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JERUSALEM — As Israel ordered a slight easing of its blockade of the Gaza Strip Wednesday, McClatchy obtained an Israeli government document that describes the blockade not as a security measure but as "economic warfare" against the Islamist group Hamas , which rules the Palestinian territory.
However, in response to a lawsuit by Gisha, an Israeli human rights group, the Israeli government explained the blockade as an exercise of the right of economic warfare.
"A country has the right to decide that it chooses not to engage in economic relations or to give economic assistance to the other party to the conflict, or that it wishes to operate using 'economic warfare,'" the government said.
Poor in natural resources, Israel depends on imports of petroleum, coal, food, uncut diamonds, other production inputs, and military equipment.
While Israel imports substantial quantities of grain (approximately 80% of local consumption), it is largely self-sufficient in other agricultural products and food stuffs. For centuries, farmers in Israel have grown varieties of citrus fruits such as grapefruit, oranges and lemons. Citrus fruits are still Israel's major agricultural export. In addition, Israel is one of the world's leading greenhouse food exporting countries.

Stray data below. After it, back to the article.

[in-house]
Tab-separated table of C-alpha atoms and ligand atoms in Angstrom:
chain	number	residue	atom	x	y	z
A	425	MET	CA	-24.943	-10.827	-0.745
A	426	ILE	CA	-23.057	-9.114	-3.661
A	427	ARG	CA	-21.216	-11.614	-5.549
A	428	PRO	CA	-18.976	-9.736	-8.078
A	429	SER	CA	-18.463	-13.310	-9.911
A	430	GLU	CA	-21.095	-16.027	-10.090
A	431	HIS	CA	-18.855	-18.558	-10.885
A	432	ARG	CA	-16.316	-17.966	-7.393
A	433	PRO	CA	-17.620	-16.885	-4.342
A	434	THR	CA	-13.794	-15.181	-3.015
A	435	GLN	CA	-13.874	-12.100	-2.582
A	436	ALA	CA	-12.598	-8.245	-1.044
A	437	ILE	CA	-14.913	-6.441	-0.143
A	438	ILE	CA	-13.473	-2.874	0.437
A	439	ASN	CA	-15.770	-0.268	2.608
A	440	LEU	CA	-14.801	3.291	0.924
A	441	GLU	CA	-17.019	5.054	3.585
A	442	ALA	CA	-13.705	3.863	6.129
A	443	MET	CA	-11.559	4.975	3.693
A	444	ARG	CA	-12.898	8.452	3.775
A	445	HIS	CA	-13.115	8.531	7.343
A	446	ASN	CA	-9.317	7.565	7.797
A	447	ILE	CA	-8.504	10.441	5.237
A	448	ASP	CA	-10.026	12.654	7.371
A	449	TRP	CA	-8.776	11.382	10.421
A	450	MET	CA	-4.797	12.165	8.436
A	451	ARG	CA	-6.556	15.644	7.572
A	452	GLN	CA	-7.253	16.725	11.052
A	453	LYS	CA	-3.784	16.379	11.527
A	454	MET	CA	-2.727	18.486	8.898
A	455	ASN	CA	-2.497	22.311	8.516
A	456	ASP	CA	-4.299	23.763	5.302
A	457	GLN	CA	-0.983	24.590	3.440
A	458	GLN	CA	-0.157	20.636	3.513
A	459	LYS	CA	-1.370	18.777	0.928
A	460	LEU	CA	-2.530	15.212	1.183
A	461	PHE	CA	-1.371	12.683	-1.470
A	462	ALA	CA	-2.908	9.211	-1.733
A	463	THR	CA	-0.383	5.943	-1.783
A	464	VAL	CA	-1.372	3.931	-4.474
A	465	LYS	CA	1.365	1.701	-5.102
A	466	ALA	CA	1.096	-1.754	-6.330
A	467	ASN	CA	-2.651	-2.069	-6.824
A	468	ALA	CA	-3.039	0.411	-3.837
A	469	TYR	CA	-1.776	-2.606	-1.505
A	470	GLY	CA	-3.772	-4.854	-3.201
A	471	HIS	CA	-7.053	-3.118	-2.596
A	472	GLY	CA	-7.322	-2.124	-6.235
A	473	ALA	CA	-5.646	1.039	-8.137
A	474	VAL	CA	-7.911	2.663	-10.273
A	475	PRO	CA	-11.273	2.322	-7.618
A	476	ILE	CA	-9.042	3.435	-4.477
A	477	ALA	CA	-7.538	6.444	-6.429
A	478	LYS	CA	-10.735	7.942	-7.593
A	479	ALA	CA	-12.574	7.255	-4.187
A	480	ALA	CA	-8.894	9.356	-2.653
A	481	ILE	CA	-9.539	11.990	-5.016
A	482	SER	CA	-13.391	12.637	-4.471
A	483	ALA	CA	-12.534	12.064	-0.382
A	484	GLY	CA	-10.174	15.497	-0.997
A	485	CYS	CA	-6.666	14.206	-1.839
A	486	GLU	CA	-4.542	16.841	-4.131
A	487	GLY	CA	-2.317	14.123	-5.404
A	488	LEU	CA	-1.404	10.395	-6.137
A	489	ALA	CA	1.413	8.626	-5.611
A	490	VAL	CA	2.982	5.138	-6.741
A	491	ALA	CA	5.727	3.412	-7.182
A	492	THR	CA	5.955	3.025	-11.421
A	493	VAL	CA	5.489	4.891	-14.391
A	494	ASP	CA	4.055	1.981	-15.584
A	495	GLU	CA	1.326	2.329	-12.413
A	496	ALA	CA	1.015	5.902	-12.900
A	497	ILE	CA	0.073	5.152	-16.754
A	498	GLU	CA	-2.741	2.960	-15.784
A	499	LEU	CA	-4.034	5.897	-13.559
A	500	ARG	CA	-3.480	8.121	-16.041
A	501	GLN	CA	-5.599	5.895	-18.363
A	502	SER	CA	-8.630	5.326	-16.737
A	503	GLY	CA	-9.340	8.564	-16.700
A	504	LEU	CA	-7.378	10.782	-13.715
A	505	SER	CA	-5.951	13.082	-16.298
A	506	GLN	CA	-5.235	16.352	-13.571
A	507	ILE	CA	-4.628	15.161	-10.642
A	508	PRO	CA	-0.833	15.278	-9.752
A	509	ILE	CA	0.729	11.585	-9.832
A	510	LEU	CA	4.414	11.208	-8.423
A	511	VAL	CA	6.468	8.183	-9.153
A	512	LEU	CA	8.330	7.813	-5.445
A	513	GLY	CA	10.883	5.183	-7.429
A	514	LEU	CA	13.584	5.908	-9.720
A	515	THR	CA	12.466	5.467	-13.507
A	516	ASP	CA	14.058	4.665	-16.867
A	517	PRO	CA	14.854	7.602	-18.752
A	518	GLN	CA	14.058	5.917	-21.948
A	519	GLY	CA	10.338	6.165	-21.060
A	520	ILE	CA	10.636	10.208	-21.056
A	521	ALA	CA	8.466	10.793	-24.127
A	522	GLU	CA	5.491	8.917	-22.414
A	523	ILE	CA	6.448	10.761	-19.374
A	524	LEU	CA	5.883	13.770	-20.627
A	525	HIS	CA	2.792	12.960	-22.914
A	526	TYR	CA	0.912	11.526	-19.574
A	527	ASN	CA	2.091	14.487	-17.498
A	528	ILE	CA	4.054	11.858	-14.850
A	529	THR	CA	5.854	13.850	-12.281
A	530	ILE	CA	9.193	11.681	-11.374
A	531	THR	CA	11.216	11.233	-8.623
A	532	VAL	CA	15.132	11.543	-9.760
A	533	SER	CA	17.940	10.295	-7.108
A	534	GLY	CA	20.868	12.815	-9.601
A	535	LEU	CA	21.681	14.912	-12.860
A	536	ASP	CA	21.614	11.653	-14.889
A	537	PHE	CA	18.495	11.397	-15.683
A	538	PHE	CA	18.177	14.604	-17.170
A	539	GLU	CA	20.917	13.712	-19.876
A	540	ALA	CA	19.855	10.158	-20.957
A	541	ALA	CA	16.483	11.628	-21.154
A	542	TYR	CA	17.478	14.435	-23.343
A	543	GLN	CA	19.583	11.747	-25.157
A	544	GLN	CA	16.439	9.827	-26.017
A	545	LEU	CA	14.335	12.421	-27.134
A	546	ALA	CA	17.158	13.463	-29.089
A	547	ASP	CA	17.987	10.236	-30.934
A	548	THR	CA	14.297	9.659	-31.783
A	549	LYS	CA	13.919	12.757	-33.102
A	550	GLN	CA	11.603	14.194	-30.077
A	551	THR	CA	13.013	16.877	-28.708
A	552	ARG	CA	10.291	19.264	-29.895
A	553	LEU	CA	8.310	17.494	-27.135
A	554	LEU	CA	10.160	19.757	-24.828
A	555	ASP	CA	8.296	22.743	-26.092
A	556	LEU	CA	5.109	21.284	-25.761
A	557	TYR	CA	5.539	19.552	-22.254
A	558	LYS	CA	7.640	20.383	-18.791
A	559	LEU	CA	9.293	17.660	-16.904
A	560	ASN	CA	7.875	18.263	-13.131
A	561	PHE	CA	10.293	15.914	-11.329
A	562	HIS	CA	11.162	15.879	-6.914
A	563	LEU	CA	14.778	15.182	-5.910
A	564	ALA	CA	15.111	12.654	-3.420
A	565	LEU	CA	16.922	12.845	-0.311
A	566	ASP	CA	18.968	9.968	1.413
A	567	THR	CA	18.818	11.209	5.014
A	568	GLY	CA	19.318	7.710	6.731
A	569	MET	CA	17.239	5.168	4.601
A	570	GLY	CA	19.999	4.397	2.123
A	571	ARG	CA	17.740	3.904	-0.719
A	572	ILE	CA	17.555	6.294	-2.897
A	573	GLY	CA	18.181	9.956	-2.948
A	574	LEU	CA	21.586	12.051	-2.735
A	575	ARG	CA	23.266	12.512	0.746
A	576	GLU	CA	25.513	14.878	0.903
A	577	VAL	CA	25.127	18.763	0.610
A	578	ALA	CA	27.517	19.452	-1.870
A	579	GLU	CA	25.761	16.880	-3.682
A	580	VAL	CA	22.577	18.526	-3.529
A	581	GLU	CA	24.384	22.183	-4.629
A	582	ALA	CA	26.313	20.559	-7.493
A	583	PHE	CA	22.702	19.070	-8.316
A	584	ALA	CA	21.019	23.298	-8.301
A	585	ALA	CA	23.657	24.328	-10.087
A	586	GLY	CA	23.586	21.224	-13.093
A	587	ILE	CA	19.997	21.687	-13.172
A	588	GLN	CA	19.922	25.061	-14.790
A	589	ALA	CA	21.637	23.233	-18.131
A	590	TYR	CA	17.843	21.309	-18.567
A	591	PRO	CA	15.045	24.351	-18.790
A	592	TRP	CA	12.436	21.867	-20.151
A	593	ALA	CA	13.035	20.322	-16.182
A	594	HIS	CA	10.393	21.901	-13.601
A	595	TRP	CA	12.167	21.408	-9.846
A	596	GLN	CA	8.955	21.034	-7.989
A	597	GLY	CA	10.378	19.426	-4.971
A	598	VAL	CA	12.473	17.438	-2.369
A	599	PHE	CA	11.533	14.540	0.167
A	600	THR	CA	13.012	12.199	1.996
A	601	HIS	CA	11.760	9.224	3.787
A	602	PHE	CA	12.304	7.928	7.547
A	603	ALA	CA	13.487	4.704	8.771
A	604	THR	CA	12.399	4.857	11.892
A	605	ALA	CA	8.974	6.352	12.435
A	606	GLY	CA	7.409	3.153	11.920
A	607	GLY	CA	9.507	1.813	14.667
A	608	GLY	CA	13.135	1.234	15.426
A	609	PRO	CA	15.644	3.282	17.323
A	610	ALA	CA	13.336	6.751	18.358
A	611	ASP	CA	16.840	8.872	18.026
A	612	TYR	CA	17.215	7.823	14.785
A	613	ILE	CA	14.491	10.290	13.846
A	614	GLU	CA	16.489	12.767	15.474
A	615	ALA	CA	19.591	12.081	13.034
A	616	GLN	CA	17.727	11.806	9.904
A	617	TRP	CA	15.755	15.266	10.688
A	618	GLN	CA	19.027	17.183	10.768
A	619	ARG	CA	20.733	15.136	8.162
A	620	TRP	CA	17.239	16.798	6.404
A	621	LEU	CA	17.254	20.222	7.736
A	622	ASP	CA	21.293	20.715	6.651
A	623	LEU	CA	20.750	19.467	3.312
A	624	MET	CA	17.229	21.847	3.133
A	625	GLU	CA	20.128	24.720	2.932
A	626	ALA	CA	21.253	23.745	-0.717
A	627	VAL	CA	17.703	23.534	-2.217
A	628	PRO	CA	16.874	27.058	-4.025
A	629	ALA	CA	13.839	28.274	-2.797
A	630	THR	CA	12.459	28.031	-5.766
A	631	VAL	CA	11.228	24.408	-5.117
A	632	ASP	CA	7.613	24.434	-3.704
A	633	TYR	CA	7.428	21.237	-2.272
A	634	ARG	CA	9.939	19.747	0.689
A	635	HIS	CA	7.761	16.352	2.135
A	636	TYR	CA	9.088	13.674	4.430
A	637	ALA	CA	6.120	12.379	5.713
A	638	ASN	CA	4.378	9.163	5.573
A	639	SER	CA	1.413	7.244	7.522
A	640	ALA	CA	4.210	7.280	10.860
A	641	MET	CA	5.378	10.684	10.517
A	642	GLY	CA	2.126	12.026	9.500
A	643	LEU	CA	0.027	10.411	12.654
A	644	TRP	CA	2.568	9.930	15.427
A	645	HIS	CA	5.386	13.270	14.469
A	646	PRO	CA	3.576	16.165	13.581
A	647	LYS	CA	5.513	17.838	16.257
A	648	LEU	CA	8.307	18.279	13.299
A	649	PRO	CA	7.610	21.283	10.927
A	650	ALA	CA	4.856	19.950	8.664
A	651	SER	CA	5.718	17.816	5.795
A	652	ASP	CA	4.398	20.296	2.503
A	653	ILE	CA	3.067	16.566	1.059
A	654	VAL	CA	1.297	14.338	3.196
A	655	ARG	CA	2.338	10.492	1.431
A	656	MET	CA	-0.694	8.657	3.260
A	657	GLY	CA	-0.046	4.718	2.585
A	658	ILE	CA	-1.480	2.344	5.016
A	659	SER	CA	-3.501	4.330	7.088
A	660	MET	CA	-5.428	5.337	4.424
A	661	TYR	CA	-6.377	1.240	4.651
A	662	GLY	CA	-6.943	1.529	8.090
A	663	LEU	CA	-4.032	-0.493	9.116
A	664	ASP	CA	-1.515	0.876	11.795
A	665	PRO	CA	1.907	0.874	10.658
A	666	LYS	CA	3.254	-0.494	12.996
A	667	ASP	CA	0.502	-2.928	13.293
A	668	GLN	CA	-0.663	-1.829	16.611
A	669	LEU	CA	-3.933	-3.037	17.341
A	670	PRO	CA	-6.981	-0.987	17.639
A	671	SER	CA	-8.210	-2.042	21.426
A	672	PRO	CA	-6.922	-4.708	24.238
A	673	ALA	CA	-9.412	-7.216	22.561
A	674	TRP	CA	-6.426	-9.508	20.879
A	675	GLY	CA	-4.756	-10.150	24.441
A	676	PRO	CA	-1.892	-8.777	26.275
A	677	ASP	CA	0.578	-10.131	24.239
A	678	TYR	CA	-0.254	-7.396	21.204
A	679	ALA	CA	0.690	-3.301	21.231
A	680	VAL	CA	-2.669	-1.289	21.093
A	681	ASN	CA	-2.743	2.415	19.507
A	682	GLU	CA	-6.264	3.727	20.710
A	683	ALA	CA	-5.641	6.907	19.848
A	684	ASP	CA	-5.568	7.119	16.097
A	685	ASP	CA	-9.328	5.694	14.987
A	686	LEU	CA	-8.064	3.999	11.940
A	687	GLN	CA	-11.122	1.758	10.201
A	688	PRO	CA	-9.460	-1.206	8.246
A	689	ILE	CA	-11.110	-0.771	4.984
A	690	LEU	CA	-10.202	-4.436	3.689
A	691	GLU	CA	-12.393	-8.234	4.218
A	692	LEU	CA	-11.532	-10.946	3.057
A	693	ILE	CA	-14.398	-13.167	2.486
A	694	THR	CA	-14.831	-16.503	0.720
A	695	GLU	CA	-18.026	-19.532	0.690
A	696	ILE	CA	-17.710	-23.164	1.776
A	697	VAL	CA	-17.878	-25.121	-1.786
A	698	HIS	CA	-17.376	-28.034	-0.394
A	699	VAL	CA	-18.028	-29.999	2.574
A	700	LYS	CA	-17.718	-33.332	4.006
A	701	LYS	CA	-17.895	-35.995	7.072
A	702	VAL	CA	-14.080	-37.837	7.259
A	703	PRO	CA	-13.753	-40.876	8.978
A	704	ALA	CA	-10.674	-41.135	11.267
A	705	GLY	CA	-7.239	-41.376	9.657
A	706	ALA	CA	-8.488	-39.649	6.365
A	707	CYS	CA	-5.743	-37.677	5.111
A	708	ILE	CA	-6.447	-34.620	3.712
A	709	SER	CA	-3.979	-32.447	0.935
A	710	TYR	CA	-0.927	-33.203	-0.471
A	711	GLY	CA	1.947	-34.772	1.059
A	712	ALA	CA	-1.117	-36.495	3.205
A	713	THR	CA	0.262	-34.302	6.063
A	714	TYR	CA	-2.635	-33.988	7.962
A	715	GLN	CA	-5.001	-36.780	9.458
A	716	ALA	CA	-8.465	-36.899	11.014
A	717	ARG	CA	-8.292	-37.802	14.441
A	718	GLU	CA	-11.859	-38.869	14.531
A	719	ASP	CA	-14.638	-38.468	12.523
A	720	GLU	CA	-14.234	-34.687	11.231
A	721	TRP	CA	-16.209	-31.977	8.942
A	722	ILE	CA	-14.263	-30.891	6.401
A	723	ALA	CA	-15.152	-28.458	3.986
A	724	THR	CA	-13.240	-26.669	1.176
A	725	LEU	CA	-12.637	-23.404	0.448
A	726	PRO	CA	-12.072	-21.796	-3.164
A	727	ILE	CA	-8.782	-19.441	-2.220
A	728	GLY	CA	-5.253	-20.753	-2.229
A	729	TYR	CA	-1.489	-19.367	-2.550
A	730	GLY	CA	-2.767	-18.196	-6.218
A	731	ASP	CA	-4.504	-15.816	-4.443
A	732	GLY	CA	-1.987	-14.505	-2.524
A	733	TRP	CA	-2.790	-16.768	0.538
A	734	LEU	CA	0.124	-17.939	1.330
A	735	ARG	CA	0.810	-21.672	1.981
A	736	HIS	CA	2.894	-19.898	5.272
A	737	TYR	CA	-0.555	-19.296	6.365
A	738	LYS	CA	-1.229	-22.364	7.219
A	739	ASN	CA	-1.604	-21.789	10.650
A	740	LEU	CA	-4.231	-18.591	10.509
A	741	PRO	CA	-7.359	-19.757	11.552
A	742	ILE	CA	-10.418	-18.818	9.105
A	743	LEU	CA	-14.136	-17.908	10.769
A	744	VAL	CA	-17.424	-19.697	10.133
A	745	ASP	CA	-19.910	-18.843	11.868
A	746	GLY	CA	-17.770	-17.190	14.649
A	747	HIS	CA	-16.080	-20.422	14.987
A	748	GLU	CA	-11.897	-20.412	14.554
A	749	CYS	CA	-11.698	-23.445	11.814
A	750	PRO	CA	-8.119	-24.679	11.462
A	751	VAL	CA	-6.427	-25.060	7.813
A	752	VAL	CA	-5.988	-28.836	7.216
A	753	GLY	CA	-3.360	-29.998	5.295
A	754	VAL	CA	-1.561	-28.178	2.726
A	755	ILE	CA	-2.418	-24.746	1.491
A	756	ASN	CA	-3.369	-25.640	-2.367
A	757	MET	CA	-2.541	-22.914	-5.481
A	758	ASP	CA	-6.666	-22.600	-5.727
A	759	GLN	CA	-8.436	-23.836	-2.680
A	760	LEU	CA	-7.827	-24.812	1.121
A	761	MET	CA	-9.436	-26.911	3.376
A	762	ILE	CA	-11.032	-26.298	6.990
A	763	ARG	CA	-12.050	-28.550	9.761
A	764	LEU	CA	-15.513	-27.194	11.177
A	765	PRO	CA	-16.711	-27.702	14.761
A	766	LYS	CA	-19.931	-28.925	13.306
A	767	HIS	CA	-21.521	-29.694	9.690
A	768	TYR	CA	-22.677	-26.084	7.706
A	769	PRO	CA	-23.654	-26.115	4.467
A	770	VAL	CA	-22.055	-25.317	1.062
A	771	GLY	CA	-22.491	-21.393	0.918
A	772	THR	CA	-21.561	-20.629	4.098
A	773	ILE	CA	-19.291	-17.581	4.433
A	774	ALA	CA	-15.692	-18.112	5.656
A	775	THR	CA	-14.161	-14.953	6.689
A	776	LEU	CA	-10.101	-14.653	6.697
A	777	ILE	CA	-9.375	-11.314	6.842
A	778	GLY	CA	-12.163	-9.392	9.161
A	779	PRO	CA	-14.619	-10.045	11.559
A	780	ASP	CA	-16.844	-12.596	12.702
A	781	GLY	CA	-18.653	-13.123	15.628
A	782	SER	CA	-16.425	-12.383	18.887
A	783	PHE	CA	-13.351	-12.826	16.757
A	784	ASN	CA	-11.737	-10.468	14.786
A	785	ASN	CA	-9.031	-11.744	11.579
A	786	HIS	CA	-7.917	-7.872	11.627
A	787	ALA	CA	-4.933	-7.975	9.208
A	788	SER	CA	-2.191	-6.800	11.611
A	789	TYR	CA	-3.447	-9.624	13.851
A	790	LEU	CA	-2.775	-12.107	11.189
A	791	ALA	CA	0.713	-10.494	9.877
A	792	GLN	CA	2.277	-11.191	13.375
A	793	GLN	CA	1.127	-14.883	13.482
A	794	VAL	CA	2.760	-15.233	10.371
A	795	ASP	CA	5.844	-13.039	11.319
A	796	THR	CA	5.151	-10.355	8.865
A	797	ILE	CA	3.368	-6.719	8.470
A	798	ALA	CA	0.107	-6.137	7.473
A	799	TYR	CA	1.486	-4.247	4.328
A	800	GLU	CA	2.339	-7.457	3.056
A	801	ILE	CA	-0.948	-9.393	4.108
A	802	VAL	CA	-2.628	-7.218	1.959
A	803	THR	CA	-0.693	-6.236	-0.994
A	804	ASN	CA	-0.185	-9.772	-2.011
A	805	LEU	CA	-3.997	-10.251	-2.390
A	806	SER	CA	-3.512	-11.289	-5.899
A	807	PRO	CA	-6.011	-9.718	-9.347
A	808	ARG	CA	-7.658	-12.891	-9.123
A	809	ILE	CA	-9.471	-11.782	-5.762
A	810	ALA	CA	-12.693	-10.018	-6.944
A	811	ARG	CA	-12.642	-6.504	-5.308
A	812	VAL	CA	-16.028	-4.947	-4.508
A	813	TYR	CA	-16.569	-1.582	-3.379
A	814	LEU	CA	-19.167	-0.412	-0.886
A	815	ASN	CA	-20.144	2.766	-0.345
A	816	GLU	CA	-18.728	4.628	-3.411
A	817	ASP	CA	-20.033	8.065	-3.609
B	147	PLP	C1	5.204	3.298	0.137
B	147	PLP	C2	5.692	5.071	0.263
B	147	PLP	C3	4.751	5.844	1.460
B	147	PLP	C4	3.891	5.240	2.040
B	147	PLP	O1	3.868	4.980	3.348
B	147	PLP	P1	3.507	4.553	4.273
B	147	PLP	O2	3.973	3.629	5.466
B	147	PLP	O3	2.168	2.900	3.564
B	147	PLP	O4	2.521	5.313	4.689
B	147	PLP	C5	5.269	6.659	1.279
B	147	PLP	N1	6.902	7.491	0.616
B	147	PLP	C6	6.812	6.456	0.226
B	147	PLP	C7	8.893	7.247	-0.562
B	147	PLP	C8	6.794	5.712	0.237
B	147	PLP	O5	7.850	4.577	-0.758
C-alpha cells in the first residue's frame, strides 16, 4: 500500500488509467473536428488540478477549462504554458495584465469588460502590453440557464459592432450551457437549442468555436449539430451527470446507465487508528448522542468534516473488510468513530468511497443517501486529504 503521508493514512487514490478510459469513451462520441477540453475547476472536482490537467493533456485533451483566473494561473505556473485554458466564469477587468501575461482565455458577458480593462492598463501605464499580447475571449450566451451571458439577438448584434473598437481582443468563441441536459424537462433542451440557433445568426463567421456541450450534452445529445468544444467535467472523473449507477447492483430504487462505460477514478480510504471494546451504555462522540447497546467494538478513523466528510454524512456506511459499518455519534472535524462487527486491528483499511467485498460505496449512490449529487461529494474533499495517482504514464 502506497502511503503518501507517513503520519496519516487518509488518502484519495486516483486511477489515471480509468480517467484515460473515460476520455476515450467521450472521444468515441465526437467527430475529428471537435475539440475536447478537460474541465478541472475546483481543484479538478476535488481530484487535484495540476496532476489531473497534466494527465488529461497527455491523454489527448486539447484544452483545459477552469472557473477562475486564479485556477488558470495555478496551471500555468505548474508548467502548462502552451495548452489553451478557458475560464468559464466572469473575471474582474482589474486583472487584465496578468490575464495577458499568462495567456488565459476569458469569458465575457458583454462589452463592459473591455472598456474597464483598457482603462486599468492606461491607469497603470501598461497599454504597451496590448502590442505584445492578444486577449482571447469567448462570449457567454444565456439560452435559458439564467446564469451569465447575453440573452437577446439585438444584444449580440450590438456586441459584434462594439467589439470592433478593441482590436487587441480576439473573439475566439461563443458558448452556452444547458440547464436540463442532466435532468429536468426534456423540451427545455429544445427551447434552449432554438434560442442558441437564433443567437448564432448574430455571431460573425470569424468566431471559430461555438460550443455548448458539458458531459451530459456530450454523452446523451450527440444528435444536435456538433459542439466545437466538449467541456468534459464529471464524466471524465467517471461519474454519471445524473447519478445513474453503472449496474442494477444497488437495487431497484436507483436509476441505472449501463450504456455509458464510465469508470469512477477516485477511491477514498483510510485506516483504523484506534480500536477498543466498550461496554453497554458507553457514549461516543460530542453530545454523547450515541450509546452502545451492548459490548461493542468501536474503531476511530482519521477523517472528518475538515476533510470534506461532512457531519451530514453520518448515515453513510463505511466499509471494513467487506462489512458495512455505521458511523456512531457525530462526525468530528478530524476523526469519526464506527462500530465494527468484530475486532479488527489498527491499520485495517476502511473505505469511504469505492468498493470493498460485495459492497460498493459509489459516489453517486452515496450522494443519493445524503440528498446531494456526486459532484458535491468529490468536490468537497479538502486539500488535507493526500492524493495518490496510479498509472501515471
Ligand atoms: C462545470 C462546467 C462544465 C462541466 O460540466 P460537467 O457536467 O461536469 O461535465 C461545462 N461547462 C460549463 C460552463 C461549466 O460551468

Israel currently (2009) relies on external imports for meeting most of its energy needs, spending an amount equivalent to over 5% of its GDP per year on imports of energy products
Gaza economy collapsing under siege
*Prohibition on bringing in raw materials and exports into Gaza forced 95 percent of the factories and workshops in the area to close.
*Before 2007, 4,000 types of goods were let into Gaza, compared with 150 that come in now.
*3,500 Gaza homes are still in ruins due to a restriction on iron, cement and other building materials.
*Before 2007, 70 trucks laden with export goods such as furniture, clothing and produce left Gaza daily for Israel. Now, only the export of strawberries and flowers to Europe is allowed in certain instances.
*98% of the residents suffer from electricity blackouts ranging from eight to 10 hours a day, while the remaining 2% do not receive any electricity at all.
*The power outages and the lack of spare parts have prevented the proper operation of wells and desalination plants.
*93% percent of the Gaza Strip’s water was polluted, with high quantities of chloride and nitrates.
*“The water supply is defective and thousands of residents are not even connected to the water grid.
*Farmers with land near the border with Israel can no longer farm because access is forbidden or restricted, and those who violate these orders risk being shot.
*Fisherman cannot go out farther than three nautical miles, which limits the Strip’s fish supply, according to the report.
“The ongoing occupation both violates” Palestinian rights and “poses clear dangers for Israel’s democracy,” Montell said. "For this reason we as Israelis must demand accountability for actions taken in our name in the occupied territories and work to change in policies that infringe human rights.”